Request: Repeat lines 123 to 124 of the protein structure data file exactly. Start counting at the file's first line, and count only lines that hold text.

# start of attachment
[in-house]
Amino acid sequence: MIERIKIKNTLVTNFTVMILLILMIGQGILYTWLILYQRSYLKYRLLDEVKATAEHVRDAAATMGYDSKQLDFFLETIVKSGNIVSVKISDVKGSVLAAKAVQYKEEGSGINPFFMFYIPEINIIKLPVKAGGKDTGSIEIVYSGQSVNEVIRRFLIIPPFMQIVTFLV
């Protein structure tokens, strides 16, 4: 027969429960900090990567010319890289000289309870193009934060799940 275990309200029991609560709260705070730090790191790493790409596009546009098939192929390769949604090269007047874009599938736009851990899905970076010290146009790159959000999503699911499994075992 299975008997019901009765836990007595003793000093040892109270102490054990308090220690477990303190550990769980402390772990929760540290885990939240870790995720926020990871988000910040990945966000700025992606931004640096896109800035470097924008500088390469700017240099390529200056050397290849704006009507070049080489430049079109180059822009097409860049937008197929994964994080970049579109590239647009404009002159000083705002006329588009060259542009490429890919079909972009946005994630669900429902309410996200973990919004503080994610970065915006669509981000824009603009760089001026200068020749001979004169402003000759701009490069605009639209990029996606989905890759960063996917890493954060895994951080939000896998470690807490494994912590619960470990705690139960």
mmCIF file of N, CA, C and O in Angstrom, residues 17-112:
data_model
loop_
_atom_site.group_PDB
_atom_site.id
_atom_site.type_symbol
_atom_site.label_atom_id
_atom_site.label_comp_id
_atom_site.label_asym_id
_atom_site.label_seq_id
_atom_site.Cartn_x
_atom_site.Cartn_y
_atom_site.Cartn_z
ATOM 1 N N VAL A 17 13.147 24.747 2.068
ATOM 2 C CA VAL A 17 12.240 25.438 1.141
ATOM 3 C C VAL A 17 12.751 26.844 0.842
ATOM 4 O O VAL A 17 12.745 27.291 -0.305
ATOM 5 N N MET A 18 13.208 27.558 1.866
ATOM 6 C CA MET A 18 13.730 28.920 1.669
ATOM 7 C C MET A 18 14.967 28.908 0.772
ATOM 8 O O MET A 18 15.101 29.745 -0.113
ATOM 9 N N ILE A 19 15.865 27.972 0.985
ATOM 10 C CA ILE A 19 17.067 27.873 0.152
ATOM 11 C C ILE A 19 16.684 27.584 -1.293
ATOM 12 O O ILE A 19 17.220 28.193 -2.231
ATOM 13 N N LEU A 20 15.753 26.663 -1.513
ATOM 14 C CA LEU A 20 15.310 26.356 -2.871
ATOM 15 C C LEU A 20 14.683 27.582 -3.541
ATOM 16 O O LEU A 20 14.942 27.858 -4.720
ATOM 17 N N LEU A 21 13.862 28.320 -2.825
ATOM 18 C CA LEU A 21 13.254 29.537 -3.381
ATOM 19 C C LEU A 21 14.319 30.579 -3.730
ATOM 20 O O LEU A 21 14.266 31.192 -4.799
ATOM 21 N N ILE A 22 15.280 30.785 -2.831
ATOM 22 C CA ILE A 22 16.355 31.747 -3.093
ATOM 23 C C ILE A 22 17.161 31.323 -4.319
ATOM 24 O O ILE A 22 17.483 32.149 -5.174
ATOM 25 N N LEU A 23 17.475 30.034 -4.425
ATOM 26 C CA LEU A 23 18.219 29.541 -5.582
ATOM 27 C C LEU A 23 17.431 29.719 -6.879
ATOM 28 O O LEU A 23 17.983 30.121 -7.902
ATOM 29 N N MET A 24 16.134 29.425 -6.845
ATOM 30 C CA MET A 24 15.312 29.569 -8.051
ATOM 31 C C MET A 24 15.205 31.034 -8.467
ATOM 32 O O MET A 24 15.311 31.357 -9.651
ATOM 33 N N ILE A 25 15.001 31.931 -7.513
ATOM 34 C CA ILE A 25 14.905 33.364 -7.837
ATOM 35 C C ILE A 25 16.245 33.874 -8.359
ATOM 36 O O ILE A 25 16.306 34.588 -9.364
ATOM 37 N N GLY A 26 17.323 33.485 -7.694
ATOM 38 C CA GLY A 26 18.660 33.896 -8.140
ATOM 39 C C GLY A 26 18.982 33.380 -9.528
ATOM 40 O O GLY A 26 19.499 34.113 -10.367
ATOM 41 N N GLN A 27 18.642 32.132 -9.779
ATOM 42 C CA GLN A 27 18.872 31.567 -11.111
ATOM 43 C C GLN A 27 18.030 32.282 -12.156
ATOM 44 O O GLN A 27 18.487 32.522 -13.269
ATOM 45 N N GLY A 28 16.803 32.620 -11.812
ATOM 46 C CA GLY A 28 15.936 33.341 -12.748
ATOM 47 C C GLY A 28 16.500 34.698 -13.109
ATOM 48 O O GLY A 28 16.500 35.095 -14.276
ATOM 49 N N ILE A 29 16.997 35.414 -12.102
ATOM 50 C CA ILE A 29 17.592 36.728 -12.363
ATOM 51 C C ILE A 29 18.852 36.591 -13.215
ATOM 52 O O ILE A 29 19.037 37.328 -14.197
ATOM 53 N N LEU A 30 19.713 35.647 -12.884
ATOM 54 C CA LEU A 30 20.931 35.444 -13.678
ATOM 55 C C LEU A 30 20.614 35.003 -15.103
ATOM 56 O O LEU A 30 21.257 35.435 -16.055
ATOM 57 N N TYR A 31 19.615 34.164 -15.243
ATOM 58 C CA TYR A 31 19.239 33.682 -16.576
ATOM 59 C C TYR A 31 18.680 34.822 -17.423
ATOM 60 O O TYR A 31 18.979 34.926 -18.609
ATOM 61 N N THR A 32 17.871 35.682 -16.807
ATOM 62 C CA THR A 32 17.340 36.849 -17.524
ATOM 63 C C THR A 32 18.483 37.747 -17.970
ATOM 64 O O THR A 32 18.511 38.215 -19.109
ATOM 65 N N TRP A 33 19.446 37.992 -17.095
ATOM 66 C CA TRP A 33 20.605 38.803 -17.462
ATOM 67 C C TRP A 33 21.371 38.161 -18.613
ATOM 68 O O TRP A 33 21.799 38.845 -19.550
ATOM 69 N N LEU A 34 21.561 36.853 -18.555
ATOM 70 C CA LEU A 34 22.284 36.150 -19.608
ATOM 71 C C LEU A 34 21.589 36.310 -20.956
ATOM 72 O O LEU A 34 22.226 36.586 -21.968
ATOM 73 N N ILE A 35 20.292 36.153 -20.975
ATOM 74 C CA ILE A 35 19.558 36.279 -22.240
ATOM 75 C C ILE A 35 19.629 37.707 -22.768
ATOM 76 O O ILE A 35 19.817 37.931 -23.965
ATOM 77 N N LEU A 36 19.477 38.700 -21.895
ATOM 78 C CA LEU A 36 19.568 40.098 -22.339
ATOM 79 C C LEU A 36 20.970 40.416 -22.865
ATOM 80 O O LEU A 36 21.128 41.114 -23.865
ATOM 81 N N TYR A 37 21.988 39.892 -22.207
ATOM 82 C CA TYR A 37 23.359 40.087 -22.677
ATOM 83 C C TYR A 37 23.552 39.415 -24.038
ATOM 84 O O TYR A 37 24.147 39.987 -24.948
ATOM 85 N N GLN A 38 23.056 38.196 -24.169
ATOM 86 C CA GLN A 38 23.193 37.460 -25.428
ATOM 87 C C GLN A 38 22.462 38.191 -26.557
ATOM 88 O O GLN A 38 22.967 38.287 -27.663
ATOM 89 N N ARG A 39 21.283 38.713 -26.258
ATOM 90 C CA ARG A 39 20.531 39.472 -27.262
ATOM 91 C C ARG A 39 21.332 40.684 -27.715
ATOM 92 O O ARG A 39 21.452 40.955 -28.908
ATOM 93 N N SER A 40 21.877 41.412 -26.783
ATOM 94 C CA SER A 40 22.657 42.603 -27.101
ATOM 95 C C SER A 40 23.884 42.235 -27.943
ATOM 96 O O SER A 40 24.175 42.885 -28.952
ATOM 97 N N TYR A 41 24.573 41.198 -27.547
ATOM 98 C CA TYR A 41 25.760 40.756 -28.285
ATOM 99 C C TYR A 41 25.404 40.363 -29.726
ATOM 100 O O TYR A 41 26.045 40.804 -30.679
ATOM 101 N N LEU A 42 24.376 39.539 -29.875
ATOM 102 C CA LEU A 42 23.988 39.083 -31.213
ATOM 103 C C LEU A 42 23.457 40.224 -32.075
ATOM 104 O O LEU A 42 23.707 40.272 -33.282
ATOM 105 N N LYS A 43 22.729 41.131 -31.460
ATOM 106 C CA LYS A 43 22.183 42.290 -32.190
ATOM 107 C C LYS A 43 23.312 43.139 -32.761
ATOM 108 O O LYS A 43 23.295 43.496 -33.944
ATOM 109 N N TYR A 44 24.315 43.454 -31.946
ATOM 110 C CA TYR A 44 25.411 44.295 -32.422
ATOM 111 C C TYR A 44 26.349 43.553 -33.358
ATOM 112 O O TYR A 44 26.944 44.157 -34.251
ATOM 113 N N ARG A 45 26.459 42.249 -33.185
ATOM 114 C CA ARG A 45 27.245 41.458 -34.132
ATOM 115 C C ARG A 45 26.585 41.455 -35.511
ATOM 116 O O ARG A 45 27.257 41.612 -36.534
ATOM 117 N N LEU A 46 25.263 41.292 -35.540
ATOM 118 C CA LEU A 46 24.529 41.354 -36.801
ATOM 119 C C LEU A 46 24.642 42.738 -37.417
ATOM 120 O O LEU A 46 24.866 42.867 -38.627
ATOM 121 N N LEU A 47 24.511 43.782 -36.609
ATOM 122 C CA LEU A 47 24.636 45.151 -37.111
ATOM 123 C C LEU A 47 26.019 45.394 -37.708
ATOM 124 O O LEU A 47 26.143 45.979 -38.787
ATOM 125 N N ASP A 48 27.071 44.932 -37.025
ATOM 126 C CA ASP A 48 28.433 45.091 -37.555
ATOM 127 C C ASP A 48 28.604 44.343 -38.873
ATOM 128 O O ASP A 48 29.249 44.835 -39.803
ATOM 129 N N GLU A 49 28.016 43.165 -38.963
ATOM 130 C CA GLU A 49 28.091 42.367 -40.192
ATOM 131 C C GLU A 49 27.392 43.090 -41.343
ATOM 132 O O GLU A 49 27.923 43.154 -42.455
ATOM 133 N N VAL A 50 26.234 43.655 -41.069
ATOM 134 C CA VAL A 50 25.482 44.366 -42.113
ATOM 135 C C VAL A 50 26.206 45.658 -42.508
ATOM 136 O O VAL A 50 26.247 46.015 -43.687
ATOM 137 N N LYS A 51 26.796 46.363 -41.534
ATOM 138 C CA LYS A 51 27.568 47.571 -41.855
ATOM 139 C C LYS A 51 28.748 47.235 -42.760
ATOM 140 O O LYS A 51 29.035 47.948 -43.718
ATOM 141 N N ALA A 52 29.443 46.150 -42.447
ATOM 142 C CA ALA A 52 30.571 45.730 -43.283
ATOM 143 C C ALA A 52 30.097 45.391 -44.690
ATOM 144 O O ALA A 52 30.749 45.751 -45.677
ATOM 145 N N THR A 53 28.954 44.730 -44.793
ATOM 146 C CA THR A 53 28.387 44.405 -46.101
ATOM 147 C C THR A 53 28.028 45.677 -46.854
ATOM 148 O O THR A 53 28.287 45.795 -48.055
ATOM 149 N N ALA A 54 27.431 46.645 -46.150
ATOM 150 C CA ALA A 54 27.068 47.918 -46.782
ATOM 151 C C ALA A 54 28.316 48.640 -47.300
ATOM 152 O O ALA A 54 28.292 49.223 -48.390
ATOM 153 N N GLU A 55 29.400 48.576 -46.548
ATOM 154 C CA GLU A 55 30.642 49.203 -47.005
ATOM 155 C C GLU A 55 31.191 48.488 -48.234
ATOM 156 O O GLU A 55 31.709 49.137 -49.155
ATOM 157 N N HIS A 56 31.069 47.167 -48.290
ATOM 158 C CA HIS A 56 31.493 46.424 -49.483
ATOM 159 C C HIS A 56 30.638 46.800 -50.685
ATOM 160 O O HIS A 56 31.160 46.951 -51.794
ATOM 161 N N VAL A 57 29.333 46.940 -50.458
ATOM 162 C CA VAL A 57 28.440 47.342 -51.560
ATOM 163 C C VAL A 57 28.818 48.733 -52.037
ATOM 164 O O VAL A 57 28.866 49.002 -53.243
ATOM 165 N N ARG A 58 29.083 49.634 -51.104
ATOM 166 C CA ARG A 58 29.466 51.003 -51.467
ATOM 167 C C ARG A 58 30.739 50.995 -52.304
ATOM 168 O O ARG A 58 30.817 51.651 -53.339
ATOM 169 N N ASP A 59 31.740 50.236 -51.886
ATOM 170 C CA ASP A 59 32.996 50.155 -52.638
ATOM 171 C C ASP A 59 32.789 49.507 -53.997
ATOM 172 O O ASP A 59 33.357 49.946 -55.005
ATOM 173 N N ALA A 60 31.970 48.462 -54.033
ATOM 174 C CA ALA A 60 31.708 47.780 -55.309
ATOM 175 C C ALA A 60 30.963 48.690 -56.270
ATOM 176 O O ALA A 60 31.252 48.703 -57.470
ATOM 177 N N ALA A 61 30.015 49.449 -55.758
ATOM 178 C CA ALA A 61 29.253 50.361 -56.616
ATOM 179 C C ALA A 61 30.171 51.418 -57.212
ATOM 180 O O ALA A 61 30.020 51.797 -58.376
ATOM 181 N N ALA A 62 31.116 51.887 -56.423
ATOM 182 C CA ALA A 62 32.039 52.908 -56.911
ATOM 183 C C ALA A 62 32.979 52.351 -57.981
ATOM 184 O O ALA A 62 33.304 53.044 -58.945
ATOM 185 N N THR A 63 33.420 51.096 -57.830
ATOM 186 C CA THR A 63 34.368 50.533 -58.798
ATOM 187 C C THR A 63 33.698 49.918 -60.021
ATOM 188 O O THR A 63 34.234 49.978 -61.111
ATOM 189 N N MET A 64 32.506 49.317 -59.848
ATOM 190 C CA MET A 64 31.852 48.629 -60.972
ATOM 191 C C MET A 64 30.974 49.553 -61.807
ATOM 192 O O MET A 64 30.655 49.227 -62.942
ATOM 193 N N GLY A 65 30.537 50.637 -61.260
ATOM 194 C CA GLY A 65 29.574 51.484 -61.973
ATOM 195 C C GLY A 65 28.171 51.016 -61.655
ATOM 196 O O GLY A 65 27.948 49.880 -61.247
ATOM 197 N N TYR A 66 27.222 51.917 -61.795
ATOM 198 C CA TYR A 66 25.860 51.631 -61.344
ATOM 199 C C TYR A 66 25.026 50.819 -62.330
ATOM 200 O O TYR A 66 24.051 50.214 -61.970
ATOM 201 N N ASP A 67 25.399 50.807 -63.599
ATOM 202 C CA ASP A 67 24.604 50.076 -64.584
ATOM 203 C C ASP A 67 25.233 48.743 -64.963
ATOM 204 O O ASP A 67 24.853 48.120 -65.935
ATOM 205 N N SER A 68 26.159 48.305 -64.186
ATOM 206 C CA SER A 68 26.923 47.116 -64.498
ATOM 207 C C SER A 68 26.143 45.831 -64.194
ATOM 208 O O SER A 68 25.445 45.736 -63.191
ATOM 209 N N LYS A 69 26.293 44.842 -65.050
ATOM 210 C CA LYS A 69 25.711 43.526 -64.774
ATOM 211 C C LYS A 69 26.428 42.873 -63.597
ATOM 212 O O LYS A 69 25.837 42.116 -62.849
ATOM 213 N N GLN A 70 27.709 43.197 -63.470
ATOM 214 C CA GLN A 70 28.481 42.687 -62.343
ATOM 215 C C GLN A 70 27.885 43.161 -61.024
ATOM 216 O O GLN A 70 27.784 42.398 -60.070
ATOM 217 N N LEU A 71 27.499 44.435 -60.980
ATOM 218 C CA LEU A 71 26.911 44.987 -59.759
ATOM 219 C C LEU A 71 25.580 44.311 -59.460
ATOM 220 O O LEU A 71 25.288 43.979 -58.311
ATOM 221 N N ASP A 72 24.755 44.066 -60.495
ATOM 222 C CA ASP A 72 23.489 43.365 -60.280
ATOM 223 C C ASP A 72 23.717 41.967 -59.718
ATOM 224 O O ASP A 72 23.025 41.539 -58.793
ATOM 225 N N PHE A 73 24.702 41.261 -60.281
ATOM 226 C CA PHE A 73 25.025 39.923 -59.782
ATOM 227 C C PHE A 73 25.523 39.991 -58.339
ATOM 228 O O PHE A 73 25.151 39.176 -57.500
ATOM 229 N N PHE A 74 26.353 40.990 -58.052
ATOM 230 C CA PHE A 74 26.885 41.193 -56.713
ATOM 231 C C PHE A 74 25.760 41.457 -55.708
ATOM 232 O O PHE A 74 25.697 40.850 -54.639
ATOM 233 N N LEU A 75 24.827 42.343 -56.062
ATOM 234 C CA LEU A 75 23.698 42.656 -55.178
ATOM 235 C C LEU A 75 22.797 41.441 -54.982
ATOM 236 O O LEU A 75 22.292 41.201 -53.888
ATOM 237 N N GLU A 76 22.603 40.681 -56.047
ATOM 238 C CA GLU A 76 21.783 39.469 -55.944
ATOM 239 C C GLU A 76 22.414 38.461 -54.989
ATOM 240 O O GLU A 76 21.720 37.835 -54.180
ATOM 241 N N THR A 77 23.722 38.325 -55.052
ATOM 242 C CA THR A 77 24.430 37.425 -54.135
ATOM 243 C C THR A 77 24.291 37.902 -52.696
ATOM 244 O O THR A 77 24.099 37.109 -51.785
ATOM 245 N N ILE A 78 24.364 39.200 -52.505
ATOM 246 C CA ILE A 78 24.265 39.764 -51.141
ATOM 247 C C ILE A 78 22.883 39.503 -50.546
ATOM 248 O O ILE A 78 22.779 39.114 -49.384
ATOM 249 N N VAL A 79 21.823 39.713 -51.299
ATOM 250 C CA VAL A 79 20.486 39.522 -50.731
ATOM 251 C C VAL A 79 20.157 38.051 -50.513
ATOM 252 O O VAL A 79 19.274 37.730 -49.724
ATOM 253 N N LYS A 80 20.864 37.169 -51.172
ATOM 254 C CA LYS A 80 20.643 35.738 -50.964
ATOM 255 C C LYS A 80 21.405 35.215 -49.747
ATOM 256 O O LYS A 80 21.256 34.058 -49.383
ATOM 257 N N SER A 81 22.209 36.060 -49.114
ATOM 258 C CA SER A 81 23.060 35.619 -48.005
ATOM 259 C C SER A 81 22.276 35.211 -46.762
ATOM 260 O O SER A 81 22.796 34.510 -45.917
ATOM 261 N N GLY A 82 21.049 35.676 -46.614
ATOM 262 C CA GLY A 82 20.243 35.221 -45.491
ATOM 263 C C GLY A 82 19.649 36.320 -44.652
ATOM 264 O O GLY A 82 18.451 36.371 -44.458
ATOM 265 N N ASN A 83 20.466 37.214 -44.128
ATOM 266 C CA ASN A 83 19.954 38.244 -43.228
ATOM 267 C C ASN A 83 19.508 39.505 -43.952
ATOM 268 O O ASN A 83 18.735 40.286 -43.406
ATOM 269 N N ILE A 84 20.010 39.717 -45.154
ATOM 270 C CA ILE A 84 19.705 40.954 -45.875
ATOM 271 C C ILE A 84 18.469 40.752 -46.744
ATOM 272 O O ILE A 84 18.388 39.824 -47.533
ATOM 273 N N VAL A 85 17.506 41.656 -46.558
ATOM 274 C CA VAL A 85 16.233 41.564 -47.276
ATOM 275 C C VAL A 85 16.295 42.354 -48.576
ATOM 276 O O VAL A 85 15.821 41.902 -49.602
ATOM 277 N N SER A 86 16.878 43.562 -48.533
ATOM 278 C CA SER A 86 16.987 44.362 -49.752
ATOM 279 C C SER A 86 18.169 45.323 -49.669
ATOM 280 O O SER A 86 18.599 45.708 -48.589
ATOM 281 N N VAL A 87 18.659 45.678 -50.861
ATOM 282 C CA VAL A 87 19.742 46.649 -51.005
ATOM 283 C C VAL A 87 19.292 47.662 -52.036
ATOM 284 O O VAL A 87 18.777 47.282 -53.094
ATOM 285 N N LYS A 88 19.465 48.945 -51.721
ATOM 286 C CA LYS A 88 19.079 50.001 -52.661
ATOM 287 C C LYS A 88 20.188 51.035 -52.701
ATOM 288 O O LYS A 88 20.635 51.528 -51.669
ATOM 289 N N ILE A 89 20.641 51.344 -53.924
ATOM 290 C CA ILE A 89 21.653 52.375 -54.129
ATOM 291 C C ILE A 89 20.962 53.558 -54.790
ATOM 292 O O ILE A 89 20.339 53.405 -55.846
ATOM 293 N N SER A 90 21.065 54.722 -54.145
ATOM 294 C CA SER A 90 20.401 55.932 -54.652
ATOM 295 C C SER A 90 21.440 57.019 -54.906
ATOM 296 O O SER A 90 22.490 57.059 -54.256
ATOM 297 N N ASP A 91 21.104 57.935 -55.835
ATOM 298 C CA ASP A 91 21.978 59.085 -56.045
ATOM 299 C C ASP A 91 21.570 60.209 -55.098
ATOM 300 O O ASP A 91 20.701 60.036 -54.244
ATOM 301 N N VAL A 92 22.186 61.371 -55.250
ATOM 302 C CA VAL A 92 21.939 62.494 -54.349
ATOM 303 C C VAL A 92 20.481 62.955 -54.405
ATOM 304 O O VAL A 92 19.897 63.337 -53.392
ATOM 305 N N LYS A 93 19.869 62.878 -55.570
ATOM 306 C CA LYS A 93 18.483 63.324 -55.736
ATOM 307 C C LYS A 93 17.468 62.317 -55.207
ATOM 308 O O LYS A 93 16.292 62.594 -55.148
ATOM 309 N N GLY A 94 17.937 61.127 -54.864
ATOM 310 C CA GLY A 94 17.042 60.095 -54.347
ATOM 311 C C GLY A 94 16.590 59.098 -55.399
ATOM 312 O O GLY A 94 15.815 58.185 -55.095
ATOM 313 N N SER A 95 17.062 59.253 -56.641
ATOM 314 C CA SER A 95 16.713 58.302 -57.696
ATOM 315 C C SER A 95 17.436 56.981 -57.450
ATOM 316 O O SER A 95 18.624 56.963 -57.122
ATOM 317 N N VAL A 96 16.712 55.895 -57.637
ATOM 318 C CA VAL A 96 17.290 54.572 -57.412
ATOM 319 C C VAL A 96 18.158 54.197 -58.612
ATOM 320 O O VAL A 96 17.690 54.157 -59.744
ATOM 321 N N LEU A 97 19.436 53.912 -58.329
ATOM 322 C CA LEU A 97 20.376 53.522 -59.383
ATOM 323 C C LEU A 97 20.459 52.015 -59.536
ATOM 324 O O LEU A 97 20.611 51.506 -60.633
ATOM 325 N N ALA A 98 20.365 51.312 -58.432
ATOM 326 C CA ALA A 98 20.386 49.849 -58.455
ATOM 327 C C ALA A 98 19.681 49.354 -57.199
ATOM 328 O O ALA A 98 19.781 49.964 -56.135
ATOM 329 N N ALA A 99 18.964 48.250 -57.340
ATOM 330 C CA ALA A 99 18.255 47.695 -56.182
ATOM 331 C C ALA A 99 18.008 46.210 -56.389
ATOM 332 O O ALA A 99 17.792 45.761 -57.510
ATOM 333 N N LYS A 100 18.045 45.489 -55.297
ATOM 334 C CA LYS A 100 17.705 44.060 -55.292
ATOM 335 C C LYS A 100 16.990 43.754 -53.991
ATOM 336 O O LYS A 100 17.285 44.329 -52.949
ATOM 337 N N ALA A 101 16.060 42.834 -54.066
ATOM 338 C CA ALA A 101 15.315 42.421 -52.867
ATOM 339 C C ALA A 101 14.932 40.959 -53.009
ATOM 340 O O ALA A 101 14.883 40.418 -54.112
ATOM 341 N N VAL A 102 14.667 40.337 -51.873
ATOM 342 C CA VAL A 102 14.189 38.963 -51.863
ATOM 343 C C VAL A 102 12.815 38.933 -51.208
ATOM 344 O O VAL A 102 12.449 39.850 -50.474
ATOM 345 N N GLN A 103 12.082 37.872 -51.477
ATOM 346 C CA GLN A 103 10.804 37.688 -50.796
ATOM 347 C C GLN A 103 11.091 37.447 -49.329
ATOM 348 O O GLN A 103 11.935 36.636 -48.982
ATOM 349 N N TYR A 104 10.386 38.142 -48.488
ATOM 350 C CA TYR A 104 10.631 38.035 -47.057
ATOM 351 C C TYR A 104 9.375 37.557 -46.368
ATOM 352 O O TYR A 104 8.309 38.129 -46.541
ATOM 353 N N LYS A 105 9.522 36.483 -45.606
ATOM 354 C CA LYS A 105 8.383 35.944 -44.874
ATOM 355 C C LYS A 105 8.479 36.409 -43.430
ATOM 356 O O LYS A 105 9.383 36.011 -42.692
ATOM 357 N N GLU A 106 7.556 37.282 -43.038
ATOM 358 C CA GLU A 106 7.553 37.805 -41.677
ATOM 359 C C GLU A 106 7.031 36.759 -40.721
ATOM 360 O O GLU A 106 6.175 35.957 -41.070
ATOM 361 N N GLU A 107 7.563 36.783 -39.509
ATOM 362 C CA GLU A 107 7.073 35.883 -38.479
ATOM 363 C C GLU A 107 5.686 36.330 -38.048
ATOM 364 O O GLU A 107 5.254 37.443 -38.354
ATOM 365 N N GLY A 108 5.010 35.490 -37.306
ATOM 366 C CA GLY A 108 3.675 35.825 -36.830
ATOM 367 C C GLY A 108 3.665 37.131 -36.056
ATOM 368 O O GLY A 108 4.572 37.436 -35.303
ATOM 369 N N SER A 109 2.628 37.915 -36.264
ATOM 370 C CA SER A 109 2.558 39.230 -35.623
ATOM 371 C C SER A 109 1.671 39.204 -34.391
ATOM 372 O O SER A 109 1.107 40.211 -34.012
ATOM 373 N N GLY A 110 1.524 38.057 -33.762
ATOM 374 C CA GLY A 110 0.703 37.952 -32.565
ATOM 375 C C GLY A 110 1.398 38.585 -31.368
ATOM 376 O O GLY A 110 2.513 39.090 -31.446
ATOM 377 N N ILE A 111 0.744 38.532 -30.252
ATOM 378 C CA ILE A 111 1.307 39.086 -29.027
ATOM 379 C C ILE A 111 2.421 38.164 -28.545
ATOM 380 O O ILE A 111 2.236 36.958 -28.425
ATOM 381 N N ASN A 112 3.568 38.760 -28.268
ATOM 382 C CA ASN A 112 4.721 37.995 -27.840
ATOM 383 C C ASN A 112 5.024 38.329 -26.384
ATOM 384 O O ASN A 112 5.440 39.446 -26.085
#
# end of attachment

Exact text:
ATOM 107 C C LYS A 43 23.312 43.139 -32.761
ATOM 108 O O LYS A 43 23.295 43.496 -33.944